This lack of control was perhaps less obvious during the recent period of extremely positive social mood (which topped in about 2000), and also because in wealthy countries many human problems are less severe. Now that social mood is turning negative, this lack of control will become more obvious.
Many have asked me what to do to be more prepared.
“Humans are prone to herd because it is always warmer and safer in the middle of the herd. Indeed, our brains are wired to make us social animals. We feel the pain of social exclusion in the same parts of the brain where we feel real physical pain.” –James Montier
“Men, it has been well said, think in herds; it will be seen that they go mad in herds, while they only recover their senses slowly, and one by one.” –Charles Mackay in Extraordinary Popular Delusions & the Madness of Crowds
Wow. Worms everywhere. A sea of worms. A huge can of them.
What have I gotten myself into?
Before I get into the main topic of what was to be this final chapter of this series (but isn’t), I want to make a few comments about what has transpired with the first two parts.
My description of social mood turning negative, and what kinds of things are likely to happen (and, historically have happened) obviously really struck a nerve. Though we’ve had a certain amount of acrimony on this blog from time to time from a certain few people, these posts really amped things up.
In Part 1 I shared an exchange with my friend Santiago about my observation that we are entering into a period of negative social mood, and that in the past similar periods have had some dark consequences for humanity.
This has stirred things up quite a bit, don’t you think? (If you haven’t read Part 1, I suggest that you do, including the comments people have posted, and my answers to those comments, which contain a lot of important information.)
By the way, I haven’t shared any of the math involved in wave theory, or the details about the fractal nature of these waves because, though interesting, it would probably put everyone to sleep, and it’s rather complicated. If you really want to go into this more deeply, buy Robert Prechter’s books, or go to socionomics.net.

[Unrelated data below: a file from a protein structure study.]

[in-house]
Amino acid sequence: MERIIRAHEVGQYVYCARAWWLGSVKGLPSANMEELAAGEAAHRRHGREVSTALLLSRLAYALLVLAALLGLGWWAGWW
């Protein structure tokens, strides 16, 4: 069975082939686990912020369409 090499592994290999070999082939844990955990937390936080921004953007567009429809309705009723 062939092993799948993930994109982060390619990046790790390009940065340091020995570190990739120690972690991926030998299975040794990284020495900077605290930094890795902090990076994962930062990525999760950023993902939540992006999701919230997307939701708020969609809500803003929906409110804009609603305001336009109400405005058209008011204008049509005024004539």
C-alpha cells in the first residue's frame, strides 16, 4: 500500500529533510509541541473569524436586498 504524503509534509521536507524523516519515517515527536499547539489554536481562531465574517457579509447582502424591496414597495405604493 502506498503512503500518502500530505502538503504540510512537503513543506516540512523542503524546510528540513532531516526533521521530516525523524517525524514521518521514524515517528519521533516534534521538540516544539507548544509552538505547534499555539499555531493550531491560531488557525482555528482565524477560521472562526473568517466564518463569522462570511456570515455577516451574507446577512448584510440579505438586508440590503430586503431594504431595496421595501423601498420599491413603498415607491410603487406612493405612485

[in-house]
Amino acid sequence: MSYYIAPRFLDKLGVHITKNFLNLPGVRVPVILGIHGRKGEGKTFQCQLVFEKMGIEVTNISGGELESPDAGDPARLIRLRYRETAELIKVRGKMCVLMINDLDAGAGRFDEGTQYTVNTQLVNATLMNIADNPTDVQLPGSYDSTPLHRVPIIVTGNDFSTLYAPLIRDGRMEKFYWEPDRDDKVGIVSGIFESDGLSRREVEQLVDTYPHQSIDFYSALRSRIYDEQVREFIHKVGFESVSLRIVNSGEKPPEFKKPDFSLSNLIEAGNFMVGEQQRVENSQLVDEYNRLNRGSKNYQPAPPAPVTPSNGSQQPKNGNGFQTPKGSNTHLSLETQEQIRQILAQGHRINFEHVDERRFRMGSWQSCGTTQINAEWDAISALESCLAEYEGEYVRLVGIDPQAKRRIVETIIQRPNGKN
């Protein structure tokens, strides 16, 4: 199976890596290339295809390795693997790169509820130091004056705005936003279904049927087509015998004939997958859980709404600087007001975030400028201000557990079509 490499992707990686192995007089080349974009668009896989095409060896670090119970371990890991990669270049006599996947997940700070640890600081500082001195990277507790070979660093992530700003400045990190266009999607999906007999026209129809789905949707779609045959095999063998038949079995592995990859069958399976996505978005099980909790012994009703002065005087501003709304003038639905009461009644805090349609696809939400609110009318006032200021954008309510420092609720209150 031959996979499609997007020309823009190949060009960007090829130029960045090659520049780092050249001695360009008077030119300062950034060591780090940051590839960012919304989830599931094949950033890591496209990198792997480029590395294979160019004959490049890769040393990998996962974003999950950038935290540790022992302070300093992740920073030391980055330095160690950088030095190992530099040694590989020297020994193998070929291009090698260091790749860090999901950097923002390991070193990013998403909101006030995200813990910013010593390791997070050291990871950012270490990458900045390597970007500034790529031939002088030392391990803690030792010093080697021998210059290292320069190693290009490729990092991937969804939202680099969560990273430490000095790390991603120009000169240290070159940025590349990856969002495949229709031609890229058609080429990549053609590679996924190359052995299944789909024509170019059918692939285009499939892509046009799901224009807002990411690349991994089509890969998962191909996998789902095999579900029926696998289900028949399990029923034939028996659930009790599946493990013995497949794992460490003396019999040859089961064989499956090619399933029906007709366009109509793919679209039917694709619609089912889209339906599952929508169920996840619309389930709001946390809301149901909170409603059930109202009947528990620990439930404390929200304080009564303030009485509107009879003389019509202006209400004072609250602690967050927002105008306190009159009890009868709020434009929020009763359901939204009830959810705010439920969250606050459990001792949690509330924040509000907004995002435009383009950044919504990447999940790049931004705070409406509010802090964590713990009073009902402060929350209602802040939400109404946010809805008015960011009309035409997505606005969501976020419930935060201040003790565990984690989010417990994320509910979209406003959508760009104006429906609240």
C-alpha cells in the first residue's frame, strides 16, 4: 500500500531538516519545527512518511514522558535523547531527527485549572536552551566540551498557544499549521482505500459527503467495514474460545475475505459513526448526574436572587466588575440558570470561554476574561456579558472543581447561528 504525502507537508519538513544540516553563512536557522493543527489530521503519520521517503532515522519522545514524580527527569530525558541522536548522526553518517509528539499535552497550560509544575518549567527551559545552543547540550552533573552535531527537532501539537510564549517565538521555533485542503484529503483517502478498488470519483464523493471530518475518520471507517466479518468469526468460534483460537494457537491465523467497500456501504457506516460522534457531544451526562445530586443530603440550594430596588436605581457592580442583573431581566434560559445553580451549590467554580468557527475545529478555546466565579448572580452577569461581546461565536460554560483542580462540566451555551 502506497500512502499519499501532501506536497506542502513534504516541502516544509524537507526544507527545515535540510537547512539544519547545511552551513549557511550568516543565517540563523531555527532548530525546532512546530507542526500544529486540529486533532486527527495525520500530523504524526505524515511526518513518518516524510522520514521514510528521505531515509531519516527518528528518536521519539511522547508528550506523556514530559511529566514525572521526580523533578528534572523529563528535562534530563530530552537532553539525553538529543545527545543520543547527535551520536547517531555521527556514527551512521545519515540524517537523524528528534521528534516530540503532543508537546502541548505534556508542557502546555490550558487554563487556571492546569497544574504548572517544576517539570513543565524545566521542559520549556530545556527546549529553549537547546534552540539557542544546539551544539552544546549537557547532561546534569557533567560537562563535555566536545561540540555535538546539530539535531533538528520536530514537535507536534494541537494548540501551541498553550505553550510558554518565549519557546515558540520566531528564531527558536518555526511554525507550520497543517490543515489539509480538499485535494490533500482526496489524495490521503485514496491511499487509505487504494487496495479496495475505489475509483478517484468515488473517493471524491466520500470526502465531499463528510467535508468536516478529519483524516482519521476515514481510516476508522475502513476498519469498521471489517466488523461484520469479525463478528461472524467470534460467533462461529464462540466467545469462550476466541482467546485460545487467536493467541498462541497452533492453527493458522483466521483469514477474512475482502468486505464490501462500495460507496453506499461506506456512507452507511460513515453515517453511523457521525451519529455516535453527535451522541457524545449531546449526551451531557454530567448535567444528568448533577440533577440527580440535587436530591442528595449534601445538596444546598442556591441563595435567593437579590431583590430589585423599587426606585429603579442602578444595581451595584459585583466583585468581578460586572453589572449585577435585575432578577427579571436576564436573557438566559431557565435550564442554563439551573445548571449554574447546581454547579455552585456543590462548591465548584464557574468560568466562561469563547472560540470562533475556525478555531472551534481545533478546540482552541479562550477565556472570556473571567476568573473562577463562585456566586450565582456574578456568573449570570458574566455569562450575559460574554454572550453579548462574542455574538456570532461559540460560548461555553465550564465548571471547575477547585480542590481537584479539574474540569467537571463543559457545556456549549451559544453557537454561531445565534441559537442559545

At any rate, Santiago wasn’t convinced by what I said in my first communication with him (though he seems to be more convinced now that he actually went and read up on the subject). Here is his reply to my original post, and my answer (Santiago, I’m making you famous—I hope you’re happy):
“Going to Hell in a handbasket”: to be rapidly deteriorating; on course for disaster. This phrase may have originated from the use of handbaskets to catch the decapitated heads of guillotined criminals during the French Revolution. (phrases.org.uk)
It all started from a simple question on my blog (from someone I know quite well)…
But what started as a simple question, buried in the comments after one of my recent posts, where many people would never see it, turned into a lengthy description of my take on what’s going on in the world, from an “as viewed from outer space” big-picture perspective.
Though a lot of this falls into the “not at all what you wanted to hear” category, I decided that I should share it with everyone—which I will do over the next several days in a series of posts.
It started this way:
I’ve written a lot about impermanence and cause and effect over the last year. I’ve said that there is no escape from these two aspects of the human condition–an idea many of you have resisted (and, I might add, I’m not surprised–resisting these two conditions seems to be what human beings do).
Over the New Year’s holiday someone posted the following comment about how he had personally responded to my remarks about this topic. Rather than just post my answer under his post, as I often do, I’ve decided that this is important enough to warrant a separate post.
Though this is quite short, I think it will really give you something to think about.
THE COMMENT: I think I may have taken some of your advice too closely, or used it in the wrong way. I took what you said about impermanence and said, ‘If I’m happy I can’t enjoy being happy because it’s impermanent and will go away’… which keeps me from being happy when I notice it. It’s quite strange, and like I’m waiting for something to let me go ‘full happy’. Except if I ever noticed that I was on ‘full happy’ I might say, ‘hey stop that’. –James
Blog: About Bill Harris